PepsiCo and Mondelez insisted focus was on existing businesses

PepsiCo and Mondelez insisted focus was on existing businesses

PepsiCo has insisted it sees "no need" for major deals after speculation activist investor Nelson Peltz had snapped up shares in the company - and in snacks group Mondelez International.

The Daily Telegraph reported on Friday (22 March) that US billionaire Peltz had acquired stakes in the two businesses. The newspaper claimed Peltz had spent at least US$2bn amassing shares in the companies and said he could look to push for a merger of the food giants.

Speaking to just-food on Friday evening, a PepsiCo spokesperson said the company did not comment on "rumours or speculation" but added: "As we've said before, we are making strong progress in our strategy to deliver long-term growth and create shareholder value, and we do not see the need for any large scale M&A." The spokesperson declined to comment on whether Peltz had purchased shares in PepsiCo.

Peltz was reported to have snapped up the stakes via his Trian Fund Management investment vehicle. A spokesperson for the fund said it too had "no comment" to make on the story.

Over at Mondelez International, the owner of brands including Cadbury and Oreo, the company, like PepsiCo, said it was focused on its own business.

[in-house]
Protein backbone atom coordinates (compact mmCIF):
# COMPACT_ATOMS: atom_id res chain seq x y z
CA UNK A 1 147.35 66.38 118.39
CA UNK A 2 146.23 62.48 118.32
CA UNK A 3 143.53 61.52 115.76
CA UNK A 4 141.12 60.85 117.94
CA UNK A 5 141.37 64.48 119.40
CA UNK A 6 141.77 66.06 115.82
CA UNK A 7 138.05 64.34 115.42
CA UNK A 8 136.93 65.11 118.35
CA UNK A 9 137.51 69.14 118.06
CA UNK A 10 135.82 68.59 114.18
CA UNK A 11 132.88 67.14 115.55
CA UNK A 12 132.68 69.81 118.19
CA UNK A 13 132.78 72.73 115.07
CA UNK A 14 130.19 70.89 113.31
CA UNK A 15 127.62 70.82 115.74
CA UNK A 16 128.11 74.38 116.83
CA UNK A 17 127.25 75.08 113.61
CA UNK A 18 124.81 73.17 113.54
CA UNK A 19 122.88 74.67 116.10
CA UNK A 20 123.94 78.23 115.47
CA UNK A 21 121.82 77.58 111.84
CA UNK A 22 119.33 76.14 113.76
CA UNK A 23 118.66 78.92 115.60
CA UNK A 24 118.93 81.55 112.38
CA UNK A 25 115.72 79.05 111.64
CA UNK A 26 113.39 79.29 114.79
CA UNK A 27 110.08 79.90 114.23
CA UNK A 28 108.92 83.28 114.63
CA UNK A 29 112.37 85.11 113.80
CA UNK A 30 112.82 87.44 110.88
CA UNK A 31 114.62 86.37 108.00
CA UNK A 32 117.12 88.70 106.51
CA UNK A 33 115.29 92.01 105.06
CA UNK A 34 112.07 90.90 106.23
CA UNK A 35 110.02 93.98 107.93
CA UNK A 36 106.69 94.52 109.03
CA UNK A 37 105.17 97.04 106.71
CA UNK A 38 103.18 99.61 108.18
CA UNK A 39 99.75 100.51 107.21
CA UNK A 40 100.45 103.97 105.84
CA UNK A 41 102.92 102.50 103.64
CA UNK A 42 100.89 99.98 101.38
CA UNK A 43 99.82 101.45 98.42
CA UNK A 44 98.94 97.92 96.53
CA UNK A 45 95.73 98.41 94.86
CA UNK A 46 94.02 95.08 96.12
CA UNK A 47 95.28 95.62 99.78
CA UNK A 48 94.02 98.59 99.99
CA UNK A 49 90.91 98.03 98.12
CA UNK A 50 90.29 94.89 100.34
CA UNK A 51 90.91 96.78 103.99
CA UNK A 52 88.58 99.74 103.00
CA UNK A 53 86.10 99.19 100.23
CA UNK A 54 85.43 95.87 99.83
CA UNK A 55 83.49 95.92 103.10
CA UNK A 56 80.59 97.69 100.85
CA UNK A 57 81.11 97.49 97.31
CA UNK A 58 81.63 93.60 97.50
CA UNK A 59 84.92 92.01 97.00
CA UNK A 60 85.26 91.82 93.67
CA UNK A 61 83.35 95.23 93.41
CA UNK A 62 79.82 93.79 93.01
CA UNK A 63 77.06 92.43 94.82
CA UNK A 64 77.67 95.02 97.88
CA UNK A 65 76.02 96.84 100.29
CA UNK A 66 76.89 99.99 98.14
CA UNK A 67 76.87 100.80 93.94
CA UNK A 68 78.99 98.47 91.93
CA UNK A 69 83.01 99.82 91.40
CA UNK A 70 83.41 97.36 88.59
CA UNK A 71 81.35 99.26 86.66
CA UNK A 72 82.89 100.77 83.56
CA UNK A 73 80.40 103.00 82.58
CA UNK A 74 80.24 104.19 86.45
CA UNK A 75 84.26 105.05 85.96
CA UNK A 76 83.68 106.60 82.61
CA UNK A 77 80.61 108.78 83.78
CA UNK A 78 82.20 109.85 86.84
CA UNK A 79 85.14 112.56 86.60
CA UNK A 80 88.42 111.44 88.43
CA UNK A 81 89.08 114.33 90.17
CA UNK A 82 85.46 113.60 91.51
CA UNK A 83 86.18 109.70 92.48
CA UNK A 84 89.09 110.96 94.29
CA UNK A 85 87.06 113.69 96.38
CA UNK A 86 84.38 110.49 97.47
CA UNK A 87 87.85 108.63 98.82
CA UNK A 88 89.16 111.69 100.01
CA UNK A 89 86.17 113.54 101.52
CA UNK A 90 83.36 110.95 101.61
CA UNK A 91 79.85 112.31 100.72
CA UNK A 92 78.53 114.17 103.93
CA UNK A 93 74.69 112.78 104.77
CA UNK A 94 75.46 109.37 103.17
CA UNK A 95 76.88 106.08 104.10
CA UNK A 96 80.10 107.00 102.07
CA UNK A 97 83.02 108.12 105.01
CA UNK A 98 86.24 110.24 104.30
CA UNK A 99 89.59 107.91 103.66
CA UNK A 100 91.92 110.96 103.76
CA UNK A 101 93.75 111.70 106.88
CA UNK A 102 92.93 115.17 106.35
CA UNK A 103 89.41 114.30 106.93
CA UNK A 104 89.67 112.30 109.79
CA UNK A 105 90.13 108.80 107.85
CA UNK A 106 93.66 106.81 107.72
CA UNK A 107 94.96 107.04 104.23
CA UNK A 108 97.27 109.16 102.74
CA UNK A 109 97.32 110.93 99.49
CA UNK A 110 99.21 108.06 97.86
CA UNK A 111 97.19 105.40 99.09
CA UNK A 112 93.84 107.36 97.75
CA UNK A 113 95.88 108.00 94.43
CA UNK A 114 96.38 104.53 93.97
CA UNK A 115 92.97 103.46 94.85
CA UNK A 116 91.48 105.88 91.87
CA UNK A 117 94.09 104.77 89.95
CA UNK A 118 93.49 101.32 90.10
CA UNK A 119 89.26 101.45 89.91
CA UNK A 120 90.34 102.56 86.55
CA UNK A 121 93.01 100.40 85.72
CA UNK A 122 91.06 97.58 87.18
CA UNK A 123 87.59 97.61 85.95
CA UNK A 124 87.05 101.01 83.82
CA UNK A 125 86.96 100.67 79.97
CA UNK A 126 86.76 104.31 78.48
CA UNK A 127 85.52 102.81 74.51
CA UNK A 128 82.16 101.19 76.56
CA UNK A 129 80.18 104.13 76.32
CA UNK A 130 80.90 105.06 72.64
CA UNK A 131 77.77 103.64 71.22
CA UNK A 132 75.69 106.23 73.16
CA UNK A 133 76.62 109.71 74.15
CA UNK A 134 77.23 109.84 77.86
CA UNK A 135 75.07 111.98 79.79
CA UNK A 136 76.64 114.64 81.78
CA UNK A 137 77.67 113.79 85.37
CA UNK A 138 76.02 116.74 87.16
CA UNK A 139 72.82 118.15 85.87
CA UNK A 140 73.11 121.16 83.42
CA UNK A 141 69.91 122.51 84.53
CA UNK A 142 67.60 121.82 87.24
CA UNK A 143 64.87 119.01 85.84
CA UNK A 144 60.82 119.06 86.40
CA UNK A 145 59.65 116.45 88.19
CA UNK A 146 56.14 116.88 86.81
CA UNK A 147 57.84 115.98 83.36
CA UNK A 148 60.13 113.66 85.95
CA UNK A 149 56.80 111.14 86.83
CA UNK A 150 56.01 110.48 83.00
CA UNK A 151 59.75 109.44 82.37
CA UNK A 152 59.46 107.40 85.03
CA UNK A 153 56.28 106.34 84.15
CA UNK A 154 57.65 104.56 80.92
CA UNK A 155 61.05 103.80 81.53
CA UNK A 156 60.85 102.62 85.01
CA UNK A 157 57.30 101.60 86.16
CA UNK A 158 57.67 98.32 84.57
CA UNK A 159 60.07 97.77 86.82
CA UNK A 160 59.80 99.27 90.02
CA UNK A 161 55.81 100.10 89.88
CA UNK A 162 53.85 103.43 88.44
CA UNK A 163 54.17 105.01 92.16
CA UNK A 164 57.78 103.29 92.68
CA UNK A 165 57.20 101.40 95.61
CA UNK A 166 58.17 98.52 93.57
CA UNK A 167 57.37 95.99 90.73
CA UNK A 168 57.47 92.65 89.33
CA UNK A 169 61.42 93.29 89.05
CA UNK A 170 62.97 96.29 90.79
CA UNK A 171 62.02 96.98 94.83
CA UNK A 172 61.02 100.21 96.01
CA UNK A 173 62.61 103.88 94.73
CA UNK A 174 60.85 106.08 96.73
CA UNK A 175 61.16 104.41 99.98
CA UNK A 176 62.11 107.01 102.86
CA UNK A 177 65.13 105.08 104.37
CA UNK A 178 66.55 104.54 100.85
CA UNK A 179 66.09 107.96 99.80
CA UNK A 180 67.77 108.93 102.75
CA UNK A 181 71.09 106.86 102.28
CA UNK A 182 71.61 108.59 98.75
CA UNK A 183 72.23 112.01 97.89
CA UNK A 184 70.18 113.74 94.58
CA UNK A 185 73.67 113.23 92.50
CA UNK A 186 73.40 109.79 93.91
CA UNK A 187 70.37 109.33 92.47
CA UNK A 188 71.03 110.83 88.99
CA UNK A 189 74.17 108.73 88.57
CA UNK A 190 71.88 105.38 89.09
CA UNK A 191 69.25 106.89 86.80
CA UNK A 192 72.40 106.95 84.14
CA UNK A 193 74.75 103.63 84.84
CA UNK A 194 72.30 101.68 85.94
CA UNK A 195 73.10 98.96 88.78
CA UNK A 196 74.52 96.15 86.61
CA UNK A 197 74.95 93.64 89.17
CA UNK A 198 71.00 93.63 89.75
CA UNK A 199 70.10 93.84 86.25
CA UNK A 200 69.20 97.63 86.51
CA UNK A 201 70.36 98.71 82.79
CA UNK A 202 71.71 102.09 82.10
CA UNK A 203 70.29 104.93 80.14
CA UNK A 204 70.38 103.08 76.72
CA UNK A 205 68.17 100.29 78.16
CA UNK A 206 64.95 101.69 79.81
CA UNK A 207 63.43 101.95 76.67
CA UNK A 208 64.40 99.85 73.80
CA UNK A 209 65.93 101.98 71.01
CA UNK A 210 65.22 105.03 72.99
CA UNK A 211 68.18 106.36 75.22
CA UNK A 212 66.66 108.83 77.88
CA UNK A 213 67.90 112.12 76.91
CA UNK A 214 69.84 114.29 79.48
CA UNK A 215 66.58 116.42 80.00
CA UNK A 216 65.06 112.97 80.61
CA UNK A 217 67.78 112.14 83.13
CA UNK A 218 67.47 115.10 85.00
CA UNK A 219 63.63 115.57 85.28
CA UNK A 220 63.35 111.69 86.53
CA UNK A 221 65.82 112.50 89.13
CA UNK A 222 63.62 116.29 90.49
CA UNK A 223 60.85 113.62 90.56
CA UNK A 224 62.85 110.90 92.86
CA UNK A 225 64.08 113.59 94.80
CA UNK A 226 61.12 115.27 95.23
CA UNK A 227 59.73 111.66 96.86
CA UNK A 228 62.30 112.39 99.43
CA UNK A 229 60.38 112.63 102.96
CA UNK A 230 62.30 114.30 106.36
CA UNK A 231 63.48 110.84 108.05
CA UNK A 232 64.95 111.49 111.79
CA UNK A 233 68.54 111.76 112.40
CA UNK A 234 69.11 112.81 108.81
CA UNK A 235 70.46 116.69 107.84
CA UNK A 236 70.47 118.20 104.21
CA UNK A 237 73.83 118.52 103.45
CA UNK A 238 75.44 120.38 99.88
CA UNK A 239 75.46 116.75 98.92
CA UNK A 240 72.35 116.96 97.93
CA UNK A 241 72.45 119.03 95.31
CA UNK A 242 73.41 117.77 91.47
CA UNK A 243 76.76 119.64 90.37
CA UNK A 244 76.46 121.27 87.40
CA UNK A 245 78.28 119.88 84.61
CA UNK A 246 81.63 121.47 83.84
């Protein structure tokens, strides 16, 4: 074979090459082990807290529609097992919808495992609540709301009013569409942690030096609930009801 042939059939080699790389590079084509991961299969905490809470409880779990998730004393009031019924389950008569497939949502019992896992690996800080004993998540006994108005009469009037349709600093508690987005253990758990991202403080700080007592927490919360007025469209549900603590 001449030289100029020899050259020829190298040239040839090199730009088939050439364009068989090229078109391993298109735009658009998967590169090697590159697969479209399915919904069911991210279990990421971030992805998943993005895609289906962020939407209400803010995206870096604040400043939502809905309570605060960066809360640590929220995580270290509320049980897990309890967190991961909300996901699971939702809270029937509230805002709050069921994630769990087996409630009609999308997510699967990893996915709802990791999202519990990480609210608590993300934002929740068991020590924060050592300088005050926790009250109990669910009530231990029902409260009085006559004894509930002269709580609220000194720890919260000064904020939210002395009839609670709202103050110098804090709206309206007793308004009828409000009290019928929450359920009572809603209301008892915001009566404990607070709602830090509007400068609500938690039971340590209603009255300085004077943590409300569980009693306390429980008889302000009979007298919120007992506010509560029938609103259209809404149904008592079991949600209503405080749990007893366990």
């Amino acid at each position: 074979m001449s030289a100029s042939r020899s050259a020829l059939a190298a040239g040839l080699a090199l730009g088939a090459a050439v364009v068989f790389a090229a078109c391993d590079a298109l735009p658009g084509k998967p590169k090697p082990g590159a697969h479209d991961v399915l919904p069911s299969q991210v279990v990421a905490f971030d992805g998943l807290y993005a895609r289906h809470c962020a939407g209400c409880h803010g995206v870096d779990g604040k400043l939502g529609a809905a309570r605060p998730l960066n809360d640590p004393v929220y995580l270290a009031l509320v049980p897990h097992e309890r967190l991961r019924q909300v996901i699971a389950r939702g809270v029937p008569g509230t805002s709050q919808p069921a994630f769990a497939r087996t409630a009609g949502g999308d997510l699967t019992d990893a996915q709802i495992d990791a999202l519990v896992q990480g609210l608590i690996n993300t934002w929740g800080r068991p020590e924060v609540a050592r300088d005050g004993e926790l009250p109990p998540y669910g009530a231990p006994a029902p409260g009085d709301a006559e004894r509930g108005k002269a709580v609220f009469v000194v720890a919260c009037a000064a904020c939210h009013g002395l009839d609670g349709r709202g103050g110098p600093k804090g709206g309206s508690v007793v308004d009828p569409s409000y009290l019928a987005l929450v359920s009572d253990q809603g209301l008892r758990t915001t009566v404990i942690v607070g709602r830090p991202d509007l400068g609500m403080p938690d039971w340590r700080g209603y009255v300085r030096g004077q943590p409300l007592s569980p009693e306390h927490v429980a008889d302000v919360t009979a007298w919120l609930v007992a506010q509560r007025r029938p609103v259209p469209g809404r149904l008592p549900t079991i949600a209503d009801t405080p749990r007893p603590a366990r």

"As a matter of practice, we don't comment on market rumours or speculation," a spokesperson told just-food. "But here's what I can say: We're focused on running our terrific company. With our advantaged mix of categories, a geographic footprint with strong exposure to fast-growing developing markets and leading market positions around the world, we have a bright future with a long runway of growth opportunities ahead of us."

In the past, Peltz often invested in FMCG companies he feels are under-valued or can improve their performance.

In the last six years, he has bought shares in the likes of Heinz, Kraft Foods and the then Cadbury Schweppes, companies he believed needed to change strategy. Peltz is often credited as the catalyst for the split of Cadbury Schweppes, which led to the creation of stand-alone confectionery firm Cadbury.

His most recent high-profile investment was in Danone. Peltz snapped up shares in the French company last year. Since then, Danone has announced plans to shake up its business in Europe, where its sales and margins fell in 2012. Danone, however, has insisted there is no link between the Peltz investment and the changes at the company.